Systema Solar frontman Walter Hernández Romero speaks to Phoebe Hopson about the band’s latest album and the philosophy behind the group.
“Our music is without complaints,” says Walter Hernández Romero, raspy vocalist and lyricist from Colombian group Systema Solar, as he explains the group’s commitment to tackling serious topics in their music but in a fun and easygoing way.
Romero is serious when he talks about the launch of the group’s third album Rumbo a Tierra, which translates as Towards the Earth.
It’s an electro-tropical stand against environmental destruction, and, at the same time a celebration of mankind’s diversity. You won’t find any negativity here, as the group continues to daringly merge rhythms and electro sounds in what has been described as the ultimate sonic tomfoolery.
The track ‘Somos la Tierra’ (We Are the Earth) is a protest against the imminent environmental damage of La Colosa, a large-scale mining project in Cajamarca. However, the message is delivered to the sound of the vallenato accordion and a catchy chorus.
Romero explains, “We want to connect issues in Colombia with those outside, but we do that by making people dance and connect with each other.” Systema Solar want to preach the message but let the listener have fun at the same time.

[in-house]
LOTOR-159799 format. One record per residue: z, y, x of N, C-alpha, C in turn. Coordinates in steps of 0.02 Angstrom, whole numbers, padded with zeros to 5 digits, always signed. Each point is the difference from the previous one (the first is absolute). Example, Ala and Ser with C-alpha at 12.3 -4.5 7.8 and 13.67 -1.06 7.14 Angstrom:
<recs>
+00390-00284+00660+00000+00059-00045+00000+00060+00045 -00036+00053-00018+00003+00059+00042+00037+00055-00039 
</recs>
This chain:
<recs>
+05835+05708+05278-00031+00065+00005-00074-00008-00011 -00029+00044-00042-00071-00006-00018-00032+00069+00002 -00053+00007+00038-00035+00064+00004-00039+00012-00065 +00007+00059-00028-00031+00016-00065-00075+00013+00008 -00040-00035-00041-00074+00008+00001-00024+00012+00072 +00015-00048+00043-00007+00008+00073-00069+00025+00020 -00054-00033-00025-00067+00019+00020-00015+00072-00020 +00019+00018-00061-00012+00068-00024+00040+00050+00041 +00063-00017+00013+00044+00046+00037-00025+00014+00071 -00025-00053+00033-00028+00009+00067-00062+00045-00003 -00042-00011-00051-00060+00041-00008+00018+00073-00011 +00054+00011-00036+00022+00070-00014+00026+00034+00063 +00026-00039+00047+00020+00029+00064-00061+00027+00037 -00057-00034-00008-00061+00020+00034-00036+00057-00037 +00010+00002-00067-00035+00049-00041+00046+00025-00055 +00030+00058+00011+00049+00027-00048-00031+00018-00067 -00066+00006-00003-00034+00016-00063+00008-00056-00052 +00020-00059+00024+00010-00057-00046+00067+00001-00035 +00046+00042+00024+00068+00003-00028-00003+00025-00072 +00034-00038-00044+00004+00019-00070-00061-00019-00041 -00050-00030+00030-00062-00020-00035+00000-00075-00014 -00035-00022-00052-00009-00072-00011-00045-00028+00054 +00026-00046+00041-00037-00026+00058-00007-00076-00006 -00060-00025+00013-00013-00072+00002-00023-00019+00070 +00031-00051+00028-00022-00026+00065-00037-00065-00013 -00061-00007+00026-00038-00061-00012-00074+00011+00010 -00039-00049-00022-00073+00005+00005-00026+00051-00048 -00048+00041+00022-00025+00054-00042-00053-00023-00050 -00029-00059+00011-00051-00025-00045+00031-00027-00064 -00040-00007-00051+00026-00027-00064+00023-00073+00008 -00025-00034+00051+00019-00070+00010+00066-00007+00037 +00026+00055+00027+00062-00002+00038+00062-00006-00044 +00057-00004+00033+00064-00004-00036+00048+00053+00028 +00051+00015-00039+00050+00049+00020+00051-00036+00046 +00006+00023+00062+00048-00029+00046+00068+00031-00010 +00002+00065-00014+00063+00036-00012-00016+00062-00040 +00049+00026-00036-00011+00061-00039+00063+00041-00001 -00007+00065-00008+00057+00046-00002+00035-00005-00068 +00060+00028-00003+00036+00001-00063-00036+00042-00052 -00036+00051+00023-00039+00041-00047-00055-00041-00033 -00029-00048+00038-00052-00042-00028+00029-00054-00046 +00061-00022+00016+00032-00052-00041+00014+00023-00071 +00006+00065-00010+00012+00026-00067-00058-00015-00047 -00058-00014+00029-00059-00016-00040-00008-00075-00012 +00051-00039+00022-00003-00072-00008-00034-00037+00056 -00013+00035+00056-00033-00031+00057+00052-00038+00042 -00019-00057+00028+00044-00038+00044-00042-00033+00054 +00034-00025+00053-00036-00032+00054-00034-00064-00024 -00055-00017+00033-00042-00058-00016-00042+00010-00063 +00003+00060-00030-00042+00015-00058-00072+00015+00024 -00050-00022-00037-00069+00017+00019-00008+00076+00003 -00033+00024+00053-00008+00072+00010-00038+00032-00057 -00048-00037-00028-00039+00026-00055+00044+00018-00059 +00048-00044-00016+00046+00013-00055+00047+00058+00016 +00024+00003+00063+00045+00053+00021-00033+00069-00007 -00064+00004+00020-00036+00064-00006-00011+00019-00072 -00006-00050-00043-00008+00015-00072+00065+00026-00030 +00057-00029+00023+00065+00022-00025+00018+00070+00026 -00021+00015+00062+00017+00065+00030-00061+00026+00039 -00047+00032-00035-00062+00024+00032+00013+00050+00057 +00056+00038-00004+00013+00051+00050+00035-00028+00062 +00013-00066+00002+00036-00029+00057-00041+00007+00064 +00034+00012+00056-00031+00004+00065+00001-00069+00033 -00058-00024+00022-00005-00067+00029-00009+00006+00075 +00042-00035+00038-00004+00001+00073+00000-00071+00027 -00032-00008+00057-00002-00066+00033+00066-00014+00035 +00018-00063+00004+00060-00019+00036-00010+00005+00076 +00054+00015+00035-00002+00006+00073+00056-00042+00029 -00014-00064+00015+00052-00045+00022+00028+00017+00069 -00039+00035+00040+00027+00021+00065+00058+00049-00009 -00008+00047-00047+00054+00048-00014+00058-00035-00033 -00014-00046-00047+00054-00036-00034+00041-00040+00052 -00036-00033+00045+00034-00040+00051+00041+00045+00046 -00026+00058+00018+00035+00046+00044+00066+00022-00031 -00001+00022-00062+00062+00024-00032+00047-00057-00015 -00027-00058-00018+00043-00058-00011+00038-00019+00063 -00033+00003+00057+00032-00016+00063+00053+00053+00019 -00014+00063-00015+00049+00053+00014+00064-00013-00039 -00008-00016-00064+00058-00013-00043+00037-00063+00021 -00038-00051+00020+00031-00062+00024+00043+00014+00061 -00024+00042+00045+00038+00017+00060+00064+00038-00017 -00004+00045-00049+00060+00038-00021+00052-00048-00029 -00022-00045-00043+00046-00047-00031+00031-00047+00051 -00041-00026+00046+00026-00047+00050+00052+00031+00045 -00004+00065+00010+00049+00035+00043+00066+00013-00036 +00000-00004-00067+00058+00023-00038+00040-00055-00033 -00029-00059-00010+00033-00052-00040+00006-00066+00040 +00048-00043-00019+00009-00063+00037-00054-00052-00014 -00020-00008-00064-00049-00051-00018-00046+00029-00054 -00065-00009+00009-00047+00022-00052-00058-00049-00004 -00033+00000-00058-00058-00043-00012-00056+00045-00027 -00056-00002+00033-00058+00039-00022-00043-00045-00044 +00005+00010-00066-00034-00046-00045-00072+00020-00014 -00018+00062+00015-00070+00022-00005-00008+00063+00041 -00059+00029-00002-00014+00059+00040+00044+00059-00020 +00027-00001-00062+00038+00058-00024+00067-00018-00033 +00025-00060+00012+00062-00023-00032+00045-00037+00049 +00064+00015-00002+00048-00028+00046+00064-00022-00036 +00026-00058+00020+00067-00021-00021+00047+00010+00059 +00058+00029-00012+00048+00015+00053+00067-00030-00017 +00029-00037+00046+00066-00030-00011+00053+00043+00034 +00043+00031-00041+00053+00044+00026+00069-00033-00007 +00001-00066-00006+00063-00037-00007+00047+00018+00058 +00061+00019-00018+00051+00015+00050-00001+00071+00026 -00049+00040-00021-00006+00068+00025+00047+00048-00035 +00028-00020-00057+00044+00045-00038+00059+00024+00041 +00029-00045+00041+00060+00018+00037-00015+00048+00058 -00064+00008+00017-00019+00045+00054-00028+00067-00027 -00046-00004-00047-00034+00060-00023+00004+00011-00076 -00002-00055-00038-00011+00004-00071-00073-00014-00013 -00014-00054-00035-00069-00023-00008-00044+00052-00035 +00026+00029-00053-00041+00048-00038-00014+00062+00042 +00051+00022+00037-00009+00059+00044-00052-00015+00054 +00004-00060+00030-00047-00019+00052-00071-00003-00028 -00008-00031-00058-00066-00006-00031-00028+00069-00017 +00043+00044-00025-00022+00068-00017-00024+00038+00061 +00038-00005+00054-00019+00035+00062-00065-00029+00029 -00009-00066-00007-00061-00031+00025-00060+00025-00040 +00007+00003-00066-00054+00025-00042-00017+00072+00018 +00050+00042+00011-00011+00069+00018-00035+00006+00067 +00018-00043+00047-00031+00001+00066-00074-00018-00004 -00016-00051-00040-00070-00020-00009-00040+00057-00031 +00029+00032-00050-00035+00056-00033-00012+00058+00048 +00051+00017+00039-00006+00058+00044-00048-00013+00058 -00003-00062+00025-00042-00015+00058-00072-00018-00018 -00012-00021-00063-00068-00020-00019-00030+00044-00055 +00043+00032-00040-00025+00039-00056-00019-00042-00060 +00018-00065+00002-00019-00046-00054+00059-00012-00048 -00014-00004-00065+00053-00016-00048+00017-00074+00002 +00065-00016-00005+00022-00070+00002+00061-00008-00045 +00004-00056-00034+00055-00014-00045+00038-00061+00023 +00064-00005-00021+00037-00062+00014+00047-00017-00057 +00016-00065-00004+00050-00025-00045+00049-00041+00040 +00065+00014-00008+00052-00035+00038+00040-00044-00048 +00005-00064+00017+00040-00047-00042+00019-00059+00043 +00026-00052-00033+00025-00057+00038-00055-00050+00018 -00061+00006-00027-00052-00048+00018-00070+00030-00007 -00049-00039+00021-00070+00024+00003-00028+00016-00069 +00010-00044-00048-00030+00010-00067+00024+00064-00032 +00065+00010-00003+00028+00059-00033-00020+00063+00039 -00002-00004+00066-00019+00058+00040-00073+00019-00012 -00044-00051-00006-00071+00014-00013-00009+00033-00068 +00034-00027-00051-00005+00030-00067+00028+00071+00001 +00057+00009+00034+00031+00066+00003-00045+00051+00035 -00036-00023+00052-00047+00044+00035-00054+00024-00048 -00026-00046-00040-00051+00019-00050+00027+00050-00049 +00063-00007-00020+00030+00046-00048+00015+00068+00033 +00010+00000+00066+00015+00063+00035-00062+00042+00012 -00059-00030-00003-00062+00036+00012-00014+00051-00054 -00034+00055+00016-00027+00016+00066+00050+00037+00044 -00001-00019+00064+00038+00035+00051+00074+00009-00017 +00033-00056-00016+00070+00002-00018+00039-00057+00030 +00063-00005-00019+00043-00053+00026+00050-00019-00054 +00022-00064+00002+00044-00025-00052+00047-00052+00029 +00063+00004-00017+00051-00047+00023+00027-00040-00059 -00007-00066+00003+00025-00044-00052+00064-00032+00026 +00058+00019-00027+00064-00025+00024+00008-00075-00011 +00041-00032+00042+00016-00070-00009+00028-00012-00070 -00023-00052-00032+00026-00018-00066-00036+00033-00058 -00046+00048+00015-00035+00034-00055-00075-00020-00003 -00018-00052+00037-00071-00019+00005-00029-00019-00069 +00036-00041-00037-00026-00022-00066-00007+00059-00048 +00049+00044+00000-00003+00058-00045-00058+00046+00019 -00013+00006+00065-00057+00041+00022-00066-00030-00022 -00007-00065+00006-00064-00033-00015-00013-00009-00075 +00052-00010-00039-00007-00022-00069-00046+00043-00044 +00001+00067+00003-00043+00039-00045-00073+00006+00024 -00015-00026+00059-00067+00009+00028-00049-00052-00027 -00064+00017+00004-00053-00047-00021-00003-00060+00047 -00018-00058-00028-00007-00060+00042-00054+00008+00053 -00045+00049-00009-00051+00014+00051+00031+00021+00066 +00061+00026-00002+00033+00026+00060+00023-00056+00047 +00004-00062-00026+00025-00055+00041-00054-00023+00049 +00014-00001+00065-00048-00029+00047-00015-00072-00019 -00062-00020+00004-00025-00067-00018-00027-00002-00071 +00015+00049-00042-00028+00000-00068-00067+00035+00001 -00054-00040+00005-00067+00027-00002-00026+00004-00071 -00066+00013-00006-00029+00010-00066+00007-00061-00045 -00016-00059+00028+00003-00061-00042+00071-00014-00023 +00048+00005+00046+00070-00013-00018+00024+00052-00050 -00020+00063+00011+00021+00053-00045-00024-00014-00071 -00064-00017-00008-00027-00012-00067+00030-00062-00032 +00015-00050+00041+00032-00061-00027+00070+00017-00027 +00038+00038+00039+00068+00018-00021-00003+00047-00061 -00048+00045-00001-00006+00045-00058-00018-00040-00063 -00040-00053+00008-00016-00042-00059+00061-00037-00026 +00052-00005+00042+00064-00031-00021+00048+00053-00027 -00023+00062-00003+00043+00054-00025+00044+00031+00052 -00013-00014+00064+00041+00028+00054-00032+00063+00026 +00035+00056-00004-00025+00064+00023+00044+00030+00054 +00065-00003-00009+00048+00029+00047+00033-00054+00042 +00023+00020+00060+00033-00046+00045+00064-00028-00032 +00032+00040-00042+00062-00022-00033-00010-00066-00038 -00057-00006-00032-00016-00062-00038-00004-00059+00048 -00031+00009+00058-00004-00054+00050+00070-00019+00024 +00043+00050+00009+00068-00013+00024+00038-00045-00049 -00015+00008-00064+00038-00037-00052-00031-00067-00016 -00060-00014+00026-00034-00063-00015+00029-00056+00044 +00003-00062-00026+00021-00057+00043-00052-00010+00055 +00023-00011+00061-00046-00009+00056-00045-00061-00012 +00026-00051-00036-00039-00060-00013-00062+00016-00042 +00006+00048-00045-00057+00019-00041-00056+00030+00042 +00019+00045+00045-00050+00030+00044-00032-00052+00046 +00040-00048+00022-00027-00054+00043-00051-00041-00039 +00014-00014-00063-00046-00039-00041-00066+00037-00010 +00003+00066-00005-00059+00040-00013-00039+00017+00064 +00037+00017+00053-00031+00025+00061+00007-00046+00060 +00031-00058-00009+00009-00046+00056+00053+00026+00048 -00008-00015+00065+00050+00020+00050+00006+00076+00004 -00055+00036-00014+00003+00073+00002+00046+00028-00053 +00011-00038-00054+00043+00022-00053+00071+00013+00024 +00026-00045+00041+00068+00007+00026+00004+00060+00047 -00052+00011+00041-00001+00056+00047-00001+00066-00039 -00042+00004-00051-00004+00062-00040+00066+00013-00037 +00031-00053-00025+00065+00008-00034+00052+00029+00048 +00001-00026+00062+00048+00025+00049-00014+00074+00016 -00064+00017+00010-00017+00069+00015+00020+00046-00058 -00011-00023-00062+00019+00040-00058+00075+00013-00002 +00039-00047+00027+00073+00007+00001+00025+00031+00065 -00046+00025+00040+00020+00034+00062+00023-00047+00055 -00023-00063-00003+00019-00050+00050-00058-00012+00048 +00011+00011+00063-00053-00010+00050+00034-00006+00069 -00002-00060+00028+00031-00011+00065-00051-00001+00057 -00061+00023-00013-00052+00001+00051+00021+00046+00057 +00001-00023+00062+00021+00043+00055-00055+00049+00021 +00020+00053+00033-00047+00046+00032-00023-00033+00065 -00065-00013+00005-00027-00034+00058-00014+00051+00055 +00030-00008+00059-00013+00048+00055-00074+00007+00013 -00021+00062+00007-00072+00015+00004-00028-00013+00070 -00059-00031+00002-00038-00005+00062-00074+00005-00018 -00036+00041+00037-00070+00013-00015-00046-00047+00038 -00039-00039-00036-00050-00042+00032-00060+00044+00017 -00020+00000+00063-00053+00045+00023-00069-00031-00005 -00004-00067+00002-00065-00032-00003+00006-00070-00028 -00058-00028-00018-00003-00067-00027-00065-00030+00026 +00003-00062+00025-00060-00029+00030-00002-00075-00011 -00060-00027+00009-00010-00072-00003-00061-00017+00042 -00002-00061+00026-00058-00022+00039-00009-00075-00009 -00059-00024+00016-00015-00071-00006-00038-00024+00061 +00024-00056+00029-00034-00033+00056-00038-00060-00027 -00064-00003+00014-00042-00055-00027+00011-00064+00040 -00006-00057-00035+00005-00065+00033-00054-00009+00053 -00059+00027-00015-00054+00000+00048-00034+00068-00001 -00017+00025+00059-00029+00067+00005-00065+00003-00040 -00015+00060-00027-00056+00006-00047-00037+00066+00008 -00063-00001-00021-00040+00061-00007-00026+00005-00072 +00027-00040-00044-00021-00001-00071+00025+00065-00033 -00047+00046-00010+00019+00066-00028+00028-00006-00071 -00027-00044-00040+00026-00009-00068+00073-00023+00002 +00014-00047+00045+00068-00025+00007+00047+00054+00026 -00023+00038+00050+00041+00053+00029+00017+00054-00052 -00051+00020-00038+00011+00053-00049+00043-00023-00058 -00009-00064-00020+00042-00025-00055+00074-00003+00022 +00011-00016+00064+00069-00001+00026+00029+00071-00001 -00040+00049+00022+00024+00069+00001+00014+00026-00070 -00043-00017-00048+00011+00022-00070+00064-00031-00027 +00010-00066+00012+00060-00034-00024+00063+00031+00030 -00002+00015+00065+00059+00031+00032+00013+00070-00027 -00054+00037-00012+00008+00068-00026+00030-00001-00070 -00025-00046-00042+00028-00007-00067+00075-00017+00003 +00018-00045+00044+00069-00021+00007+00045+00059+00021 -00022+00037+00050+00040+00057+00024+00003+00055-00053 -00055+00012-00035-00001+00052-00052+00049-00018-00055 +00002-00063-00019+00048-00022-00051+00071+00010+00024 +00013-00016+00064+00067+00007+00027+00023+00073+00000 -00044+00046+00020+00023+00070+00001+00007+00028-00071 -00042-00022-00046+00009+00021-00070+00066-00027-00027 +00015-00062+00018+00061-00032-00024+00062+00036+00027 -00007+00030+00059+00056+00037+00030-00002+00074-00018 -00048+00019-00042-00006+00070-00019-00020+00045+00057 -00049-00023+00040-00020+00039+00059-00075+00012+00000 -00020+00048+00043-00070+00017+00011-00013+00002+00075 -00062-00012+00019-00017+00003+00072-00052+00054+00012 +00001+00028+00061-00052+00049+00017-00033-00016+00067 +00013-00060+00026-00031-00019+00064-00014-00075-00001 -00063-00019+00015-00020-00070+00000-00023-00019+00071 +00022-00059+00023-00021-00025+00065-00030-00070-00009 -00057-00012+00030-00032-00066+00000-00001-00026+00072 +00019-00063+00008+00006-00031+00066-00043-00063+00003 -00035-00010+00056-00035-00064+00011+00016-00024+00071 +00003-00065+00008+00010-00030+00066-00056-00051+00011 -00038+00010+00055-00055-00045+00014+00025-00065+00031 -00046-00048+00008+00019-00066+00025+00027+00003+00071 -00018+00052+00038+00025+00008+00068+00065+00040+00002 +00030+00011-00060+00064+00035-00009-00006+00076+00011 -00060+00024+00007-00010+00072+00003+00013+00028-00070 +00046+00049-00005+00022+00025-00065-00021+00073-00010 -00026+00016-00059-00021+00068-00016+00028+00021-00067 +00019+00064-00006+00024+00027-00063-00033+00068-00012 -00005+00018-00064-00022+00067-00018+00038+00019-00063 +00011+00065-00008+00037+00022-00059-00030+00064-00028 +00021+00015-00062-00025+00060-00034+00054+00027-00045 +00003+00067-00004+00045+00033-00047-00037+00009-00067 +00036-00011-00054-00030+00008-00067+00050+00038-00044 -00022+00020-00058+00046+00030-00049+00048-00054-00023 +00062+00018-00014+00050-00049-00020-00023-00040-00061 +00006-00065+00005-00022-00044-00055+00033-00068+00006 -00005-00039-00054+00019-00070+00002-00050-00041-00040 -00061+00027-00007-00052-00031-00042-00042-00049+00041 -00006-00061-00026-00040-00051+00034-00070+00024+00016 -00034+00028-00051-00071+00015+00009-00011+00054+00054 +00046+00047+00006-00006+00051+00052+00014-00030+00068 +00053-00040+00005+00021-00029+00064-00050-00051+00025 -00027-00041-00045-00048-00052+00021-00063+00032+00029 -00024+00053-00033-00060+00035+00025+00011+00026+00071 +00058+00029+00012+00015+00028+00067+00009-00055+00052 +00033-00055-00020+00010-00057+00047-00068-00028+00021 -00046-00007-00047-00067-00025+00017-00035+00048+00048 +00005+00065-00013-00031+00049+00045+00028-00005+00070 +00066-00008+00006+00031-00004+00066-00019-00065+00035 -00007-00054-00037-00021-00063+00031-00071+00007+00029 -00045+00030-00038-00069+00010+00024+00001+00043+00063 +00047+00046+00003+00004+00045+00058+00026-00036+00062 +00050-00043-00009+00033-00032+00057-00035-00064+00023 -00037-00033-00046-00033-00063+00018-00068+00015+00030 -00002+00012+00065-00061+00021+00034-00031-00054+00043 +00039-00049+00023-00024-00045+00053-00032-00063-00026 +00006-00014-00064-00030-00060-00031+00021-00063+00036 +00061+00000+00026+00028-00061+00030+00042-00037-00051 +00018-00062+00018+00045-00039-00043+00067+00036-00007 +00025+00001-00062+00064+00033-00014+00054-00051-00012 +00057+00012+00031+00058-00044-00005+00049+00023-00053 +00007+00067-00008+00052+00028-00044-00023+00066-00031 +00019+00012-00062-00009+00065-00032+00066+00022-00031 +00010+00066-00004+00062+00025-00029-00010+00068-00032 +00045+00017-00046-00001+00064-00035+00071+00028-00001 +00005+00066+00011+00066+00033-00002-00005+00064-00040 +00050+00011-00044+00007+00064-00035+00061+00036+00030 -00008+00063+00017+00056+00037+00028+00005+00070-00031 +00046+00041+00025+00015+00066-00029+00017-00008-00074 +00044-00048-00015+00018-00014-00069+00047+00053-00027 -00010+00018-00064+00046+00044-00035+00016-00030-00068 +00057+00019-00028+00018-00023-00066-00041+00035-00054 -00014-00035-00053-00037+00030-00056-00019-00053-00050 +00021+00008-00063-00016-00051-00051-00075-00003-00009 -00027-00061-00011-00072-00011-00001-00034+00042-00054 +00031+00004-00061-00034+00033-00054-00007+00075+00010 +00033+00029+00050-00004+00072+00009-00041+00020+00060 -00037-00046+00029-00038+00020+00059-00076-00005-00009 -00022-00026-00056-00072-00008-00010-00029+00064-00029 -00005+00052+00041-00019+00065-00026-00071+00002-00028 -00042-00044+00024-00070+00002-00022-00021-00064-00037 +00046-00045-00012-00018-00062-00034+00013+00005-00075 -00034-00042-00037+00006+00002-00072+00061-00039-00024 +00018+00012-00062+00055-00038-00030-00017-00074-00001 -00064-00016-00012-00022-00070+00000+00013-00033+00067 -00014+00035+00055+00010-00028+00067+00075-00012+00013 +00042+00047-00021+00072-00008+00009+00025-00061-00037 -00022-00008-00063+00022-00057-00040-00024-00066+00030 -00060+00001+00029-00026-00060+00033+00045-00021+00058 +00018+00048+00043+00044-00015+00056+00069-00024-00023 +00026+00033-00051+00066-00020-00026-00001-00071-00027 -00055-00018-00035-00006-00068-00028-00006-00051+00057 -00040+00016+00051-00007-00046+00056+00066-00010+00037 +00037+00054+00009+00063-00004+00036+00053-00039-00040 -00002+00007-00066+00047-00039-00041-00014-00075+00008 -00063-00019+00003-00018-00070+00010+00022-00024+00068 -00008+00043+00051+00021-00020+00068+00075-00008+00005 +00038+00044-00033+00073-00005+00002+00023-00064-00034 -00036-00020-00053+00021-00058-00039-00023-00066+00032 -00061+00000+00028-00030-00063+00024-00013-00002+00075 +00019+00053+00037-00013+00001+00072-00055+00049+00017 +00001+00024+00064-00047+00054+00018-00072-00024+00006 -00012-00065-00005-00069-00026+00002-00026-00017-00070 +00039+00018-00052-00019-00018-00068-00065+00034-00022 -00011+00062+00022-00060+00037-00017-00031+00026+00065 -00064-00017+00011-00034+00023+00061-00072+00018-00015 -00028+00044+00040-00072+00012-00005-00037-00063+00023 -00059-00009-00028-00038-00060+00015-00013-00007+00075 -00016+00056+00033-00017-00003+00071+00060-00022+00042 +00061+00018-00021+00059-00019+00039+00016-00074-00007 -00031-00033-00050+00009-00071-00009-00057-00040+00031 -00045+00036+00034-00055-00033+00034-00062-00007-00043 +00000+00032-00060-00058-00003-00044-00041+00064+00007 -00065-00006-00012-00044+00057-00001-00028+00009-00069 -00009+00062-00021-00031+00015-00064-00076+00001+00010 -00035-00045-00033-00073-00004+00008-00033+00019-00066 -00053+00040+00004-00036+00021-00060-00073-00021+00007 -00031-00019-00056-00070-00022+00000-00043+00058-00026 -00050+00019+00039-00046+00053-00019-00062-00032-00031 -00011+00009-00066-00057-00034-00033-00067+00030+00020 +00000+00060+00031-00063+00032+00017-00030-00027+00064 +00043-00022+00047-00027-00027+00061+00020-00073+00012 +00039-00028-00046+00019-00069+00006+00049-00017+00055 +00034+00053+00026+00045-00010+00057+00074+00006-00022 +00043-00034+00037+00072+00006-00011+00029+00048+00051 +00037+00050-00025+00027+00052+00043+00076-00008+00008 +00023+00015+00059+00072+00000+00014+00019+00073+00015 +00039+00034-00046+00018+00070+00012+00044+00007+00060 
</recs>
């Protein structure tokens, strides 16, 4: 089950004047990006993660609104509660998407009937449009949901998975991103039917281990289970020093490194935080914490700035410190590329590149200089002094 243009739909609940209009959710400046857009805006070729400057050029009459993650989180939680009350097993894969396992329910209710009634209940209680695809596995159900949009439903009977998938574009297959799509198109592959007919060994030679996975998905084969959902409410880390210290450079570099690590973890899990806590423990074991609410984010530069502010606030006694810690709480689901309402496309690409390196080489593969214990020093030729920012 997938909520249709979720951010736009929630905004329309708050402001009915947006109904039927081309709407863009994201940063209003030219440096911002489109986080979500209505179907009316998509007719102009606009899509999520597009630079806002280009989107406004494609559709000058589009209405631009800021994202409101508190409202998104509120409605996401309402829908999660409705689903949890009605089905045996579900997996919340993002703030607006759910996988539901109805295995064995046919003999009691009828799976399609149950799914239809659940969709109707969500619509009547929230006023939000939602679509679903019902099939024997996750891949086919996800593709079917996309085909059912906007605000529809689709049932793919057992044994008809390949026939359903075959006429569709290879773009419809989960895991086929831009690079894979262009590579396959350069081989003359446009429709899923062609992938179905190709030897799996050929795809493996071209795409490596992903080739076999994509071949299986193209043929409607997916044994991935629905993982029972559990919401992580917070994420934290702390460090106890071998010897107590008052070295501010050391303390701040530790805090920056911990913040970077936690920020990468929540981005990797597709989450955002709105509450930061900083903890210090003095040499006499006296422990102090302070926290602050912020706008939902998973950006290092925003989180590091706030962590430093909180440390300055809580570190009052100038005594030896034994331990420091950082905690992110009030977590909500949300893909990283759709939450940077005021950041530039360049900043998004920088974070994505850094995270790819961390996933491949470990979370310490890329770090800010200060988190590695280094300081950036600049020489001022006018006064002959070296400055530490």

‘Champe Tabluo’ is a funky mongrel of a track that interlinks the world of deep South blues with Caribbean champeta, the rhythm of Systema Solar’s home turf. Romero’s voice is raspier and more soulful than in other tracks, but the mid-tempo champeta rhythm keeps the song from sounding too depressing.
These wild fusions of opposing worlds come from the group’s collaborative and fun approach to songwriting. “I’m not a beat maker,” admits Romero, “sometimes the lyrics come first, like in ‘Champe Tabluo’, but other times Juan Carlos Peregrino – our producer – has the beat, we just jam and mess around.”
‘Rumbera’ is the album’s standout track and is the official soundtrack to the FIFA 2017 video game. This party tune is a celebration of women of all shapes, sizes and orientations.
“The song is in praise of all those women who don’t need a man to have fun at a party,” says Romero. “Vanessa Gosh, our visual artist came up with the video, all different types of women are dancing and we are just in the background.”
The year ahead looks good for Systema Solar as they continue to build on and increase their national presence – watch this space for details of their next tour. “Our aim in concerts is to break down those barriers between people, show that there is a human connection, we are all citizens of the world.” The group’s attitude towards mixing rhythms and visuals, and addressing important issues sends a clear message to the listener: the distances between us are not as big as we think.